A high-profile court case about meritocracy and college admissions has captured much attention. A group called Students for Fair Admissions alleges that Harvard University uses highly subjective personality ratings to penalize Asian applicants. The former tend to outperform white applicants on every measure except for so-called personality, but the number of Asian-American students at Harvard has fallen relative to the Asian-American population, while the number for white students has risen, during the last 25 years. Defenders of the policy, meanwhile, said that the personality ratings are necessary to account for the different challenges students face growing up.
While the case is sensational because of the allegations of racism, fundamentally it’s about a deeper question. Does meritocracy still make sense as a guiding principle for the modern American economic system?
The notion that college admissions should be based on objective standards of individual achievement — grades, test scores and performance in extracurricular activities — is predicated on the idea that it’s good for society to identify and funnel educational resources to its brightest, most capable people.
But showering smart kids with educational resources isn’t an end in and of itself. Education is costly to society. Where’s the benefit? The idea of meritocracy is that education both identifies and cultivates the future working elite — after the smart kids get good educations, they will go on to occupy the social roles where their talents are most needed, whether in business, academia or government. But if that link is broken — if the best and brightest are wasted after they graduate — then educational meritocracy was for naught.
The U.S. economy still does make use of meritocracy, as indicated by the fact that college graduates get paid higher wages. But there are troubling signs that talent is being squandered in large amounts.
For example, many graduates from elite schools end up working on Wall Street. In 2007, half of Harvard seniors took jobs in finance or consulting. That share fell after the financial crisis, but in 2018 it was still more than a third. It isn’t just Harvard, either — big banks draw large percentages of their workforces from top schools, both public and private.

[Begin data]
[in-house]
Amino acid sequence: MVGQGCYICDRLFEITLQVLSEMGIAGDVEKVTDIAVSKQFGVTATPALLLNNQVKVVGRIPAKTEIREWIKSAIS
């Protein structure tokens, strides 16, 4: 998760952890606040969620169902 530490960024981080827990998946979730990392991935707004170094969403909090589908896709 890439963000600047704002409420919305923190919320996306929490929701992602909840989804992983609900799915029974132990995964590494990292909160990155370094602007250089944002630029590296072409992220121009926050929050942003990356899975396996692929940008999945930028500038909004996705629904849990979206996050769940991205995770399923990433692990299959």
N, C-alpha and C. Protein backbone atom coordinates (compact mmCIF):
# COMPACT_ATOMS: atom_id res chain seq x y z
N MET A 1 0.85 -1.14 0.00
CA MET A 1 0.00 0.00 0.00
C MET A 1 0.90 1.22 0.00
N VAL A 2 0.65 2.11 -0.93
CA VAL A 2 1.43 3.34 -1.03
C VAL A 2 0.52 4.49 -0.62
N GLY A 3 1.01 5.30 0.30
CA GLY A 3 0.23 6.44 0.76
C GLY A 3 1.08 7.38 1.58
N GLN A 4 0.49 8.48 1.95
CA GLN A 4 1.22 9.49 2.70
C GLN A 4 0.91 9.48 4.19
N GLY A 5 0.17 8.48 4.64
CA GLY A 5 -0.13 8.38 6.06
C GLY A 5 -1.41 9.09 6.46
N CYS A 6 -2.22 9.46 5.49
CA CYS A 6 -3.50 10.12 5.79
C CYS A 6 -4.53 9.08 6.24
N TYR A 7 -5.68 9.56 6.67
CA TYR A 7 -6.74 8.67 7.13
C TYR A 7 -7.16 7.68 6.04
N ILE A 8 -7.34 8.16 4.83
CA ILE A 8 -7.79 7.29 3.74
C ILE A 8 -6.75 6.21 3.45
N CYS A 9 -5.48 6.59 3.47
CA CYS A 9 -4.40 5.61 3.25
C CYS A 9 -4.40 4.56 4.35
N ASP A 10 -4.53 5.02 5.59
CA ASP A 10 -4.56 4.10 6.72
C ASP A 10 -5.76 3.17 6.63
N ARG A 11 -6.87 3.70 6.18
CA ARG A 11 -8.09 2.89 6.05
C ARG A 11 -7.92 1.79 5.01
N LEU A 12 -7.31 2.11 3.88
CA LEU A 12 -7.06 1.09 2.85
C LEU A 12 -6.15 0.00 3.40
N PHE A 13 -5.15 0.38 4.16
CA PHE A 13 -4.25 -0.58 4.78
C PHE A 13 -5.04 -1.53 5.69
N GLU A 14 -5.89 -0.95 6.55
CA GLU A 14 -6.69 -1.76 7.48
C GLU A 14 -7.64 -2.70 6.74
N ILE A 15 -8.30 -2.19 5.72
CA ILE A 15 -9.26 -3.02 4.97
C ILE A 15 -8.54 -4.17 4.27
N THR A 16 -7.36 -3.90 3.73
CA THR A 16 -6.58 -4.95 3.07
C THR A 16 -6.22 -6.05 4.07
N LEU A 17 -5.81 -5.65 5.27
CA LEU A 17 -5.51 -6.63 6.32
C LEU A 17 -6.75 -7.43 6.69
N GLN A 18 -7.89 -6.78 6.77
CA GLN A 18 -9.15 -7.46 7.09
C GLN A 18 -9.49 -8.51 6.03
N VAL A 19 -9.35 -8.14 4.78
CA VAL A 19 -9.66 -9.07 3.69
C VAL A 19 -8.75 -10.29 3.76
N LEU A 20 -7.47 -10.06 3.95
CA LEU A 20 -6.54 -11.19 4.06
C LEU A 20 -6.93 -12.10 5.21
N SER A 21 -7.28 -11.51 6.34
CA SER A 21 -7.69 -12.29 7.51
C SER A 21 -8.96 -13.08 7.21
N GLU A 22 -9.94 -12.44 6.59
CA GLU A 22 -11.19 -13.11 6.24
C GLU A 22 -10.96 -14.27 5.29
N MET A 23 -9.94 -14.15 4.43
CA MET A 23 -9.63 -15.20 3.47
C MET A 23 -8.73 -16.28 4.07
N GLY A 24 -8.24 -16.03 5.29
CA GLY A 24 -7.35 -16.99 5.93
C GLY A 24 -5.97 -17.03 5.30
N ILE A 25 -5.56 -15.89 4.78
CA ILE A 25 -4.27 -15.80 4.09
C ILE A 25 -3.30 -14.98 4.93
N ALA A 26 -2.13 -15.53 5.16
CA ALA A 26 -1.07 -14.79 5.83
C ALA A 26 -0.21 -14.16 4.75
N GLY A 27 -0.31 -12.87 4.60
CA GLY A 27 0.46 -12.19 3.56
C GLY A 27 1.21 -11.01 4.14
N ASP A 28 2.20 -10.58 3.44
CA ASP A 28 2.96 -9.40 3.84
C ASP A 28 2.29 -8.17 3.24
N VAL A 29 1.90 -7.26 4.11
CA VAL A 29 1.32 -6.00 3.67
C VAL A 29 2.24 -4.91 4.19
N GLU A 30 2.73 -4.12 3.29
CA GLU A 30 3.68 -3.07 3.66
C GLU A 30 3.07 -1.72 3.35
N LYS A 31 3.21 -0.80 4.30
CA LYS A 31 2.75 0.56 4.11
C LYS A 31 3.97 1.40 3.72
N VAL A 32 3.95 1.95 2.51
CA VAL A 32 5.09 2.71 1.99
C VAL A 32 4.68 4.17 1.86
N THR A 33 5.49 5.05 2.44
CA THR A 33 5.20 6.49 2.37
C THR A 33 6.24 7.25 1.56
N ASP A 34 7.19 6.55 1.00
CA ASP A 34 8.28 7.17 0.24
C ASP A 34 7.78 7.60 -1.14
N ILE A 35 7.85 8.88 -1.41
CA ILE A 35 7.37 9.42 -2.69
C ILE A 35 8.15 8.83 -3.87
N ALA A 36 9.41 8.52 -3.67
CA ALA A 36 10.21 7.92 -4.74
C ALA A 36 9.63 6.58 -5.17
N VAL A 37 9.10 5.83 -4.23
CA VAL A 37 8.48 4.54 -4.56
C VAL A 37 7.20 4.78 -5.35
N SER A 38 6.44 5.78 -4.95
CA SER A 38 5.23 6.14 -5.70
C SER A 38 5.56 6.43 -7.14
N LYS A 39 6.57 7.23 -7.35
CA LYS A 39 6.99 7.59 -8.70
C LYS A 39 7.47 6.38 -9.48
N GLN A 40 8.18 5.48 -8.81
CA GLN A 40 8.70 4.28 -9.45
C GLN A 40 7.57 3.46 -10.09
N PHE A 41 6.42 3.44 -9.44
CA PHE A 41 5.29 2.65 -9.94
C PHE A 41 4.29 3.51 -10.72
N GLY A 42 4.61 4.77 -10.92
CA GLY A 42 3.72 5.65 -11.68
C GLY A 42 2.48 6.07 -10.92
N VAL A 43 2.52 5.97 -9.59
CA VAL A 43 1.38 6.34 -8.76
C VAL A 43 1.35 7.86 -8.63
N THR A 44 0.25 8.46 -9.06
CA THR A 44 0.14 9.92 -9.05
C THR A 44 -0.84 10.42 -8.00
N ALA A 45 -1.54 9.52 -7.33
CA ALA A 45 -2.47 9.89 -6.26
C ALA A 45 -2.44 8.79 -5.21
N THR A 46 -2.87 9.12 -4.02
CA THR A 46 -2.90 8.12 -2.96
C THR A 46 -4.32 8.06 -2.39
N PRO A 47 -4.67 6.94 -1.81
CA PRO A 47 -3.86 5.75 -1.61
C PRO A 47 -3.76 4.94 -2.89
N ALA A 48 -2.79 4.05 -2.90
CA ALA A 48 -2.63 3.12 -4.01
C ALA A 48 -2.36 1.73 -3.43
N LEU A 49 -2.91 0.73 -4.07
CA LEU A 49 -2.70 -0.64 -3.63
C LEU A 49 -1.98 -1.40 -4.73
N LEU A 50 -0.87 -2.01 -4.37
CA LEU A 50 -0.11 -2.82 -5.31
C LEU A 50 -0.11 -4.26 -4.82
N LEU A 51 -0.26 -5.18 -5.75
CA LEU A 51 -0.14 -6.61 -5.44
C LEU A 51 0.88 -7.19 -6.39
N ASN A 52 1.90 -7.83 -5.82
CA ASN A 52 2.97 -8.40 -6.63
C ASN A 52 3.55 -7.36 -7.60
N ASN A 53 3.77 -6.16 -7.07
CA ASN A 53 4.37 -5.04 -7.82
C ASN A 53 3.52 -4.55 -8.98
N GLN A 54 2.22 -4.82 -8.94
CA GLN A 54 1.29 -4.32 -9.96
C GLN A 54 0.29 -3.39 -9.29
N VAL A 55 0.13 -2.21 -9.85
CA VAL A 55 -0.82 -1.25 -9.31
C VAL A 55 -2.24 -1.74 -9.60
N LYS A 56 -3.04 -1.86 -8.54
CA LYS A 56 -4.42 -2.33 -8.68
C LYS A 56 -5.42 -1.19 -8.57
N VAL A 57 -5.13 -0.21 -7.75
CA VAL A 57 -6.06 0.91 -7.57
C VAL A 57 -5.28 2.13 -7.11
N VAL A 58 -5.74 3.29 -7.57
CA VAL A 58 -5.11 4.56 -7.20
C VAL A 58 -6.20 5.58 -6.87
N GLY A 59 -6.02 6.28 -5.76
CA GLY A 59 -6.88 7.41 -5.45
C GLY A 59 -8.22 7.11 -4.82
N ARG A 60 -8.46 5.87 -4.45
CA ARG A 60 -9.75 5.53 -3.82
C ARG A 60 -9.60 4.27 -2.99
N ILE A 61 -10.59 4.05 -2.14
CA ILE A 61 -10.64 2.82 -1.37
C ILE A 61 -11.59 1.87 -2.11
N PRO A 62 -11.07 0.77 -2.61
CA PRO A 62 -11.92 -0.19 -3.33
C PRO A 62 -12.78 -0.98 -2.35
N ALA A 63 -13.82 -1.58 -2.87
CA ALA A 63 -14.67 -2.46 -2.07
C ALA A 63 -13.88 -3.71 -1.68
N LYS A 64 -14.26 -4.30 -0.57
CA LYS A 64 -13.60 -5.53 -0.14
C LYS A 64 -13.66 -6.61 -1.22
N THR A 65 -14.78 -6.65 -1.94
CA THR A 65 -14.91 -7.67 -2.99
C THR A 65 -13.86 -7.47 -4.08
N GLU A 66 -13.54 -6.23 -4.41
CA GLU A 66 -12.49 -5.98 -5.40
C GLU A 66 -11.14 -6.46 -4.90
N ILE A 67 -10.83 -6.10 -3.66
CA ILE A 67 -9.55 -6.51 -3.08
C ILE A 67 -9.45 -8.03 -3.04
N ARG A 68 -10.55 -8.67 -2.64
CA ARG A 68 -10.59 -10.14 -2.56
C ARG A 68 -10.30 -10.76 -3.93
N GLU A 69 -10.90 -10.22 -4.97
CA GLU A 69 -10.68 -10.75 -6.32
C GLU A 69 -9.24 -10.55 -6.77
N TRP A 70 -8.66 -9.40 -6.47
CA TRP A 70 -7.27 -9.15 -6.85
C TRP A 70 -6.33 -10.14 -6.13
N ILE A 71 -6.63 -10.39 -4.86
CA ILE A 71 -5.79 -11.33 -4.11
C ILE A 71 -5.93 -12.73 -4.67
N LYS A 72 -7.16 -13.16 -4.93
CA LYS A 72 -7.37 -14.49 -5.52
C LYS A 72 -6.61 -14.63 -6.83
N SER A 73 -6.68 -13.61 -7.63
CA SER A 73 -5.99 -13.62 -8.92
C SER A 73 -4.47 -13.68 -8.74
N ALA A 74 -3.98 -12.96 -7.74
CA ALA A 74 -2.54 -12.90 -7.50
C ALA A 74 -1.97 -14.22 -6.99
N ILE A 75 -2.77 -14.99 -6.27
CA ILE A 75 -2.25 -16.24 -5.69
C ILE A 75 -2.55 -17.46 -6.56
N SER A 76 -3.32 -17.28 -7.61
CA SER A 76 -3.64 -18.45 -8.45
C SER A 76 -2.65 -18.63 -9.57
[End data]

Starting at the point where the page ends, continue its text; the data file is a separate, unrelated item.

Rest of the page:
Some of those workers will be producing real value. But since the 2008 crisis, there has been a growing sentiment that much of what the finance industry does involves siphoning value — which economists call “rents” — from the rest of the economy. Economists such as Thomas Philippon argue that the industry has gotten less efficient. There are many reasons for this — implicit government guarantees propping up unproductive banks, trading activity that wastes resources, and excessive money management fees.
The upshot is that many of the country’s best and brightest are either exerting their talents trying to beat each other out in a zero-sum trading game, or exploiting legal and behavioral loopholes to part investors from their money. The Dodd-Frank financial reforms probably helped the situation a bit, but those reforms are even now being eroded.
Top American talent is also probably being wasted by the increasing concentration of U.S. industry:
Since the turn of the century, a large productivity gap has opened up between leading companies and the rest. Research indicates that a few elite companies in each industry are becoming superstars, using their talent and intellectual property to muscle out the rest. The advent of the internet, which gives companies a wider marketing reach, may be contributing to the trend.
Industrial concentration is worrying for a number of reasons. It suppresses wages for workers, raises prices for consumers and reduces overall economic output. This means that the most gifted Americans, working for superstar companies, are increasingly using their talents to deepen and entrench an inefficient economic system, by figuring out more effective ways to kill off competition.
Meanwhile, many potentially important positions are being starved of the talent they deserve. In countries such as Japan, many top graduates traditionally entered the bureaucracy, though less so in recent years. In Finland, which has one of the world’s best education systems, teaching is a highly prized profession. But in the U.S., talented individuals have little incentive to go into government. Low salaries and low prestige are causing young Americans to flee the federal workforce, leaving the civil service starved for talent. Inefficient and ineffective government is the inevitable result. Meanwhile, salaries for American teachers continue to stagnate, which can’t be helping the country’s flagging education system.
This all adds up to a picture of a broken American meritocracy. The U.S. does a great job of finding the ablest students and giving them a top-notch education, but it then employs many of these capable, well-trained individuals in low-value or even counterproductive roles. The civil service and the educational system sink slowly into inefficiency as skilled people flee for the higher salaries of the finance industry and monopolistic companies.
Thus, making the university system a little more meritocratic is mostly a sideshow. The real threat to American meritocracy comes from poor incentives in the working world. Fixing those incentives should be a top priority.
Noah Smith is a Bloomberg Opinion columnist. He was an assistant professor of finance at Stony Brook University, and he blogs at Noahpinion.
This column does not necessarily reflect the opinion of the editorial board or Bloomberg LP and its owners. For more columns from Bloomberg Opinion, visit http://www.bloomberg.com/opinion.